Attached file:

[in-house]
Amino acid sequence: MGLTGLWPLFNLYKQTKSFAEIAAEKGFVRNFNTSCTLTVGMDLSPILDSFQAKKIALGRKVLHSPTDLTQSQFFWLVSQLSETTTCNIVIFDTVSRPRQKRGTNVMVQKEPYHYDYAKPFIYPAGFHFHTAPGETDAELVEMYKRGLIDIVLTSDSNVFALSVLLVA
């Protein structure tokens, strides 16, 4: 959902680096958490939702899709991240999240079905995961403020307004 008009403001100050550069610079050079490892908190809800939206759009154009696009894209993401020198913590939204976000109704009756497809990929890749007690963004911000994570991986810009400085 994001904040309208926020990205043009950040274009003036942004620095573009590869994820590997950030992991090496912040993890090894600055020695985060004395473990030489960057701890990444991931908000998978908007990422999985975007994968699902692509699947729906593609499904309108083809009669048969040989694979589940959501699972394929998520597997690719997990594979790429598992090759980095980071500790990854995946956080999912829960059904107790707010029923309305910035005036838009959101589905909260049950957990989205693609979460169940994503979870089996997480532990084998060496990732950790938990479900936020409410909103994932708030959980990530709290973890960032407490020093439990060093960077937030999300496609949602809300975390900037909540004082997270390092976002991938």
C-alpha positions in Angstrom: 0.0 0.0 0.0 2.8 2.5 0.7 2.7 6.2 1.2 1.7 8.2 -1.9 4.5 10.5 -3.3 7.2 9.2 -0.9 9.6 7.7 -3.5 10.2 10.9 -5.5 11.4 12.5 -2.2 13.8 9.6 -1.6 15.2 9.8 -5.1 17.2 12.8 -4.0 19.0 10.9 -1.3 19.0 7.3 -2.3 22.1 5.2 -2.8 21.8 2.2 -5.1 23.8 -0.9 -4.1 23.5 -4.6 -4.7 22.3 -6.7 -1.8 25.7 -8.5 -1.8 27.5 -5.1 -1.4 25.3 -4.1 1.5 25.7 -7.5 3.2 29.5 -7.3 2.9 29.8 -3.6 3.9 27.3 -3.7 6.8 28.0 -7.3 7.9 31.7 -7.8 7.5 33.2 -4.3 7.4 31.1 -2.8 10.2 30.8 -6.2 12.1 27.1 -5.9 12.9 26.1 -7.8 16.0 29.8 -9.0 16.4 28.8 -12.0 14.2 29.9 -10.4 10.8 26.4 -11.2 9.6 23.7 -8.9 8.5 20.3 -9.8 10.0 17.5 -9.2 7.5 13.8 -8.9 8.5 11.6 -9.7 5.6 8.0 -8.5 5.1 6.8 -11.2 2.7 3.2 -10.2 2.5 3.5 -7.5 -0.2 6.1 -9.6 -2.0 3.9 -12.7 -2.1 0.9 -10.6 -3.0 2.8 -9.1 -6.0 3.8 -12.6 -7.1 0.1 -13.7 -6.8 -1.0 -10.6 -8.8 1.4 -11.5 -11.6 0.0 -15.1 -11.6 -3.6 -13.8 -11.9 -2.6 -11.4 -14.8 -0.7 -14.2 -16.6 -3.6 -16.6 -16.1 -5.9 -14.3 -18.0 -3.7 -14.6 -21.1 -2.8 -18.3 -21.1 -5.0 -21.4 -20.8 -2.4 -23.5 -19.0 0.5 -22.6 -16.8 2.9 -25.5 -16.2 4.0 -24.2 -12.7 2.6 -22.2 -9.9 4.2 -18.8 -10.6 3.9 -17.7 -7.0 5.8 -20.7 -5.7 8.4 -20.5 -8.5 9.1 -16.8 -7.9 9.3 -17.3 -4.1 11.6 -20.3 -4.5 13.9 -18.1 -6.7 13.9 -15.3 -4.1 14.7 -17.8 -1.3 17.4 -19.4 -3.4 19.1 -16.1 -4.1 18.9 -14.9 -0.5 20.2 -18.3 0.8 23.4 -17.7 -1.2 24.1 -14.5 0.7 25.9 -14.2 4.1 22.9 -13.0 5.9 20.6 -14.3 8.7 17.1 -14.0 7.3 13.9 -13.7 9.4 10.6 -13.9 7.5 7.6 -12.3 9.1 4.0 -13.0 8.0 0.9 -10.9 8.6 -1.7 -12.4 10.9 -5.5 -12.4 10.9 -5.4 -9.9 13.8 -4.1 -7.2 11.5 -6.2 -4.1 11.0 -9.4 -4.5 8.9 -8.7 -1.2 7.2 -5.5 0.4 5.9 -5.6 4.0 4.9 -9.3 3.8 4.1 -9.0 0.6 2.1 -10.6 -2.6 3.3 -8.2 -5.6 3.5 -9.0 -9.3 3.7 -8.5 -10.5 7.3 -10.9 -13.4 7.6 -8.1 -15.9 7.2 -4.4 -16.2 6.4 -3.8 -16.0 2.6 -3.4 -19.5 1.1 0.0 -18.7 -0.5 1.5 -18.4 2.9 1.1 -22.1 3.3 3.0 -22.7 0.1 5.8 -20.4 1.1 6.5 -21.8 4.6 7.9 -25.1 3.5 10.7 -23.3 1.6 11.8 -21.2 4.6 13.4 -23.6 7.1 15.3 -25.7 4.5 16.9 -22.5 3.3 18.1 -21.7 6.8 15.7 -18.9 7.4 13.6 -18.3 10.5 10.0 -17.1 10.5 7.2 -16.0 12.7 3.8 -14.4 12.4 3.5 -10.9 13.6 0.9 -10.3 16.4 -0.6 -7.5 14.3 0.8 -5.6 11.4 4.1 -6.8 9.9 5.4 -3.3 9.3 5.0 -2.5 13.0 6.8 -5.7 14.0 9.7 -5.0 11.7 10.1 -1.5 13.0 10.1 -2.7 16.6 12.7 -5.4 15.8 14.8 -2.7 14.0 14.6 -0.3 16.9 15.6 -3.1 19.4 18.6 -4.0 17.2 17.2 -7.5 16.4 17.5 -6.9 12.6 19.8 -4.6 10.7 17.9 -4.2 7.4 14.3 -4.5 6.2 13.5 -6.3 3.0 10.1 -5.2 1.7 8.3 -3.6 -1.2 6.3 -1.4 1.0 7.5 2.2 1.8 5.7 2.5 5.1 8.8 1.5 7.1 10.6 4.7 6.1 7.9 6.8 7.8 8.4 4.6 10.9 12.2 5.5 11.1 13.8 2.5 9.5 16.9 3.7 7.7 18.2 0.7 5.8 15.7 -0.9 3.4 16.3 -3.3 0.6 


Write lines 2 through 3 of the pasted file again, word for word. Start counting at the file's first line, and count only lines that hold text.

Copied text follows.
Amino acid sequence: MGLTGLWPLFNLYKQTKSFAEIAAEKGFVRNFNTSCTLTVGMDLSPILDSFQAKKIALGRKVLHSPTDLTQSQFFWLVSQLSETTTCNIVIFDTVSRPRQKRGTNVMVQKEPYHYDYAKPFIYPAGFHFHTAPGETDAELVEMYKRGLIDIVLTSDSNVFALSVLLVA
């Protein structure tokens, strides 16, 4: 959902680096958490939702899709991240999240079905995961403020307004 008009403001100050550069610079050079490892908190809800939206759009154009696009894209993401020198913590939204976000109704009756497809990929890749007690963004911000994570991986810009400085 994001904040309208926020990205043009950040274009003036942004620095573009590869994820590997950030992991090496912040993890090894600055020695985060004395473990030489960057701890990444991931908000998978908007990422999985975007994968699902692509699947729906593609499904309108083809009669048969040989694979589940959501699972394929998520597997690719997990594979790429598992090759980095980071500790990854995946956080999912829960059904107790707010029923309305910035005036838009959101589905909260049950957990989205693609979460169940994503979870089996997480532990084998060496990732950790938990479900936020409410909103994932708030959980990530709290973890960032407490020093439990060093960077937030999300496609949602809300975390900037909540004082997270390092976002991938």